Over the past year or so, Mobileye has released two unedited films of our AV navigating the busy streets of Jerusalem, which EE Times has dubbed us “unique” within the industry. The primary goal of these films, released (and still available) on YouTube, was to help the general public understand where our AV technology stood at the time of publication. It was also an opportunity for anyone to freely “look under the hood” and examine, on their own, how our autonomous vehicle functions under real world circumstances. While these films were well received by both the public and experts, only recently were they really put to the test when EE Times, a leading online magazine covering the electronics industry, undertook to scrutinize them, frame-by-frame, to try and understand if AV technology is really “seeing” the world as humans do. 

The online magazine notes that while other companies have also released footage of their AVs traveling city streets, “[t]he trouble with these movies is that, often, some scenes are either obviously edited out or cleverly sped up.”  

In an article outlining the publication's findings, respected tech journalist Junko Yoshida notes that analyzing the films is particularly important in light of Mobileye’s new agreement with Geely which, in her words, “is the first time AV software and hardware intended for self-driving vehicles are directly targeting consumer ADAS vehicles….”  

The article mentions that detailed analysis of Mobileye’s video was made possible because the video included footage from three different angles, allowing comparison of the video footage with a representation of how the technology perceives the same scene. In other words, they could compare between the "real world" and the world as seen by the technology. 

Its intense analysis left the EE Times impressed overall, but Yoshida does note a number of what she calls “red flags,” and so she interviews several experts in the field. They point out that these “red flags,” such as the technology’s apparent inability to distinguish between a truck and bus, are not “potential problems.”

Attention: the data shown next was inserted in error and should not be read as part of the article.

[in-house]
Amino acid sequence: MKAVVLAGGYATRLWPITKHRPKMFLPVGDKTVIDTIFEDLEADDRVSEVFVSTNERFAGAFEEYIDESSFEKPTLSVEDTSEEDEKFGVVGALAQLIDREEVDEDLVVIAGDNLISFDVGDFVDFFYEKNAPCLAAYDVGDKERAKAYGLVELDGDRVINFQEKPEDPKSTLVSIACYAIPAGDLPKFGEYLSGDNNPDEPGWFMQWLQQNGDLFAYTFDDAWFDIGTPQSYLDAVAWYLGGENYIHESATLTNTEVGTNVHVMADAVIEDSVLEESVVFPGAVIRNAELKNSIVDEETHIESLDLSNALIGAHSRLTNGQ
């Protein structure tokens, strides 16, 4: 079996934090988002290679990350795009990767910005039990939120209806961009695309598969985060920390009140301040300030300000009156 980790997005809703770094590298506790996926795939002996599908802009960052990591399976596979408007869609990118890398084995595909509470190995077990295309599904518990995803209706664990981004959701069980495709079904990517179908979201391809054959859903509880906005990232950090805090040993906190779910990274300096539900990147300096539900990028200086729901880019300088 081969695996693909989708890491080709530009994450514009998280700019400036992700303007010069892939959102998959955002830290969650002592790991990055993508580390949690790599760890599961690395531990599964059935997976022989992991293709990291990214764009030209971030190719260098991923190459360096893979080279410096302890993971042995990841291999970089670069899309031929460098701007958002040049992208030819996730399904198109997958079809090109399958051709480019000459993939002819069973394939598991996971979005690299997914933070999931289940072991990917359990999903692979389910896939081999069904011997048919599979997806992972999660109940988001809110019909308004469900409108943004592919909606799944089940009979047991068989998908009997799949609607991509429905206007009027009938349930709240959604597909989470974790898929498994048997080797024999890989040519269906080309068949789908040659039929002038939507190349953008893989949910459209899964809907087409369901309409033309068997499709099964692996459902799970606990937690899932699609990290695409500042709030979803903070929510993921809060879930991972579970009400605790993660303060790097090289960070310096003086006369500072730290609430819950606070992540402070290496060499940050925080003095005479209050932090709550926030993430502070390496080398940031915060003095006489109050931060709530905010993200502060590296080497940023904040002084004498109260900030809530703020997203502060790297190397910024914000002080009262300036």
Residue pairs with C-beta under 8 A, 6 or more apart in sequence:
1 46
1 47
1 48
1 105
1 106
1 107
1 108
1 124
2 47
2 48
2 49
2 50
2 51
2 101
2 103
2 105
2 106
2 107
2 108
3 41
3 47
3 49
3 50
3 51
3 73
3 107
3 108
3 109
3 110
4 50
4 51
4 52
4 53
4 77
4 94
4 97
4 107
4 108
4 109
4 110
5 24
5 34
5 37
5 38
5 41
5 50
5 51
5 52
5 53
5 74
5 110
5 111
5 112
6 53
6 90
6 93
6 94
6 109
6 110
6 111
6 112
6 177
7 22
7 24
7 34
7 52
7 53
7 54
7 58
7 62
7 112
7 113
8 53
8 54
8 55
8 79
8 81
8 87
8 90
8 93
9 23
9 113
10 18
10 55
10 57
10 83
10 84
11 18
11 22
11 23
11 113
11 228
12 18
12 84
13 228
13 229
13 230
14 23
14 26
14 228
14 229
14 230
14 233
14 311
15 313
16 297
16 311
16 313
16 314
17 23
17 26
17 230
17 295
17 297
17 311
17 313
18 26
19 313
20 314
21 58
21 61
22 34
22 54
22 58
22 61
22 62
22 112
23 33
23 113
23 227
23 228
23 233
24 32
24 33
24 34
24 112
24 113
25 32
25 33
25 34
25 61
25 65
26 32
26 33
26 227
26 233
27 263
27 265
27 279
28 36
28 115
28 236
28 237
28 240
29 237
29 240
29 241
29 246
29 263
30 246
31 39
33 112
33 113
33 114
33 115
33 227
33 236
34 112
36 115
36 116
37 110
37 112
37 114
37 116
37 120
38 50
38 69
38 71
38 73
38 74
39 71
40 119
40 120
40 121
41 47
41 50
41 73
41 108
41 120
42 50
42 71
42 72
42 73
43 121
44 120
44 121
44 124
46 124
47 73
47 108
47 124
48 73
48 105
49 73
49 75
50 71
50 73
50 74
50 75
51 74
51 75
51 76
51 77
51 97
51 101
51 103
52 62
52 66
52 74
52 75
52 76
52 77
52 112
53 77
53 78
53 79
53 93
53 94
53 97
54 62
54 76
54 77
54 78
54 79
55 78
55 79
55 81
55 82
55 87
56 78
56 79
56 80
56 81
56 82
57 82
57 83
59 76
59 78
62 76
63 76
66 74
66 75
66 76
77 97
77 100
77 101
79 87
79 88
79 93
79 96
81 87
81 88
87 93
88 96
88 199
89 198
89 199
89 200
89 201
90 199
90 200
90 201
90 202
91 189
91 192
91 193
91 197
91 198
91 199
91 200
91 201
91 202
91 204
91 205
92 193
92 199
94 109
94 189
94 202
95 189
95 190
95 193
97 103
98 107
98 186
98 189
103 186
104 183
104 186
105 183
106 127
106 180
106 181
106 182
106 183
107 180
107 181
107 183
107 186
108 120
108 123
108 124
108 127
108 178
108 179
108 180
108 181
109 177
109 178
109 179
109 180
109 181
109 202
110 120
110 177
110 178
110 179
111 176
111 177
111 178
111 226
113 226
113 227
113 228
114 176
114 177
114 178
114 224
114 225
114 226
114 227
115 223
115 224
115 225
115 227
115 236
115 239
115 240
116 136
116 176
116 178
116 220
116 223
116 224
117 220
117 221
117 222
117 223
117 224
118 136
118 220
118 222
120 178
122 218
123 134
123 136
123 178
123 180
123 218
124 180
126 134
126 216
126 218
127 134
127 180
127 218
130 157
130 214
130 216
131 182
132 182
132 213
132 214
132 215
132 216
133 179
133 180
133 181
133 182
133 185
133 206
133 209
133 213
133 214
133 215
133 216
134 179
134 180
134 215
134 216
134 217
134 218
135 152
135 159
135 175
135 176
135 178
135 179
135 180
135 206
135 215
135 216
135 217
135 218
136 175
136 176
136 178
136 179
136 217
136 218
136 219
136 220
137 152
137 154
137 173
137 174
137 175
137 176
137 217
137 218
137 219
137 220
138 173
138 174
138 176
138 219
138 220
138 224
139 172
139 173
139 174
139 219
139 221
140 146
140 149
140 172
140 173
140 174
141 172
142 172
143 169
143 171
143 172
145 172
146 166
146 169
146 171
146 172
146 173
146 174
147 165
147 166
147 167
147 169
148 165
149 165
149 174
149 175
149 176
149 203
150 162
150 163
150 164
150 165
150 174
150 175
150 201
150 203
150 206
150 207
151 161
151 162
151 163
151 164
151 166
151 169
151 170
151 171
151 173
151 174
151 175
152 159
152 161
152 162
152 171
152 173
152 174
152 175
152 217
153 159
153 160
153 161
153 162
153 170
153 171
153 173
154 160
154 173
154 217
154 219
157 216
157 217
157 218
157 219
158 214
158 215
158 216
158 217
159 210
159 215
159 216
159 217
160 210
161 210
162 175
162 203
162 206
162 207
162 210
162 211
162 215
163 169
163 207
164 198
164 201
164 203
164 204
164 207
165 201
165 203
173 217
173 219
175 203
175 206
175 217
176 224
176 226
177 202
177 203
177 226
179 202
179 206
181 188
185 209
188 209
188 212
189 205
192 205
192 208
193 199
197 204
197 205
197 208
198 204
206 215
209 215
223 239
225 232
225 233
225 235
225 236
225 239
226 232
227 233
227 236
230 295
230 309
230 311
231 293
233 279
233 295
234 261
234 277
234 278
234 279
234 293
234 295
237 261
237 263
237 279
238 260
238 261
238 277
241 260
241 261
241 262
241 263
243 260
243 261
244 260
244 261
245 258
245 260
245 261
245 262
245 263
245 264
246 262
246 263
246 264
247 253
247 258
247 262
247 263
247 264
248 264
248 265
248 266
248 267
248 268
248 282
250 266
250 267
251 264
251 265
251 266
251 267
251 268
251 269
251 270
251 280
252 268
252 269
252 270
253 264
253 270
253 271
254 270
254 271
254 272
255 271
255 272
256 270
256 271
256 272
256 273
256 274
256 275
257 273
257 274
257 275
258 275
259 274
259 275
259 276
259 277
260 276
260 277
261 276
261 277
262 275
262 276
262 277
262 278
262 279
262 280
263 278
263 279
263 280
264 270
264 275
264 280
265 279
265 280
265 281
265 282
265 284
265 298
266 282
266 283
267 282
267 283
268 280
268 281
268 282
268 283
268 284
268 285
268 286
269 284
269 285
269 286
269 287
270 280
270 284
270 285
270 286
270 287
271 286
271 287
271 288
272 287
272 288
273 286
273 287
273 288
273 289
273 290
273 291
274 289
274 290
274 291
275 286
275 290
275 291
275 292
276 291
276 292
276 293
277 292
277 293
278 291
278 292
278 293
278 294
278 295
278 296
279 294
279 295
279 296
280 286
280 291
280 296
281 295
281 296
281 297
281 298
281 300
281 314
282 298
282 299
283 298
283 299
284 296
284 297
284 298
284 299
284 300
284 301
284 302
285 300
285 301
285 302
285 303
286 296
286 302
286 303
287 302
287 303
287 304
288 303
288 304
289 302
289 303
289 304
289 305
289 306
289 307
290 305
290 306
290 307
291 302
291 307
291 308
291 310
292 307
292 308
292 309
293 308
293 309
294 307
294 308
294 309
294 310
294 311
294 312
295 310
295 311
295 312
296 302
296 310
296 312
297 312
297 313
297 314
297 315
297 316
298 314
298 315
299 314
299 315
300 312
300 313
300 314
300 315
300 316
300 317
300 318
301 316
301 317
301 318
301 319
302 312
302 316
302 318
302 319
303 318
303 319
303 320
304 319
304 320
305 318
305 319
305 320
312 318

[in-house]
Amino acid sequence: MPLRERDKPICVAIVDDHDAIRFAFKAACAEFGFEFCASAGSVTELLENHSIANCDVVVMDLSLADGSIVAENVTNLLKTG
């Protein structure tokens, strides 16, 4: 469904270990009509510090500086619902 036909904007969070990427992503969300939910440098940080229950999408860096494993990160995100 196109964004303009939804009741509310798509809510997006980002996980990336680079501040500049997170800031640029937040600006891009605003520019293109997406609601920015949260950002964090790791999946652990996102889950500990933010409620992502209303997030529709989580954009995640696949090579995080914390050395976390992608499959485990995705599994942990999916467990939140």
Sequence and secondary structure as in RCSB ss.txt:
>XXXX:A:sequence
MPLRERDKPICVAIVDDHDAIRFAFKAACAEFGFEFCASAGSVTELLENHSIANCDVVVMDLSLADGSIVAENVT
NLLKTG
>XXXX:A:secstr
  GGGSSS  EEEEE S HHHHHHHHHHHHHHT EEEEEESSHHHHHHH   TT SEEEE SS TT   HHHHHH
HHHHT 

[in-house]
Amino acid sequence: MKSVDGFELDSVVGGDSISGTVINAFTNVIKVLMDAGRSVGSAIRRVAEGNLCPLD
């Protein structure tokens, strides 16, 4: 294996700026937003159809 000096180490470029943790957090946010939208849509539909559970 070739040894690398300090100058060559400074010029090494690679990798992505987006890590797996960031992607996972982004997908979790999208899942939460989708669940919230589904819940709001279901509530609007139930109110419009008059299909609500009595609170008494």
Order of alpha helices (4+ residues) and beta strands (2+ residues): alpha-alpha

Yoshida also interviews Mobileye CTO Shai Shalev-Shwartz, asking him about these same issues. Shai gives detailed explanations, noting, for example, that while an object may seem to “disappear” from the visualization footage, it does not disappear from the AV’s sensors. He also clarifies that the technology understands that in reality “things don’t simply disappear” and our algorithms account for that.  

Yoshida concludes by expressing her appreciation that Mobileye has boldly made this kind of detailed information available for public scrutiny. For us at Mobileye, this transparency is a crucial component in AV development. We believe there is little chance of the public accepting these vehicles without first understanding how they make the decisions they make. We encourage all those developing AVs to take up this challenge, which we believe is a critical step toward bringing AVs onto our streets. 

 

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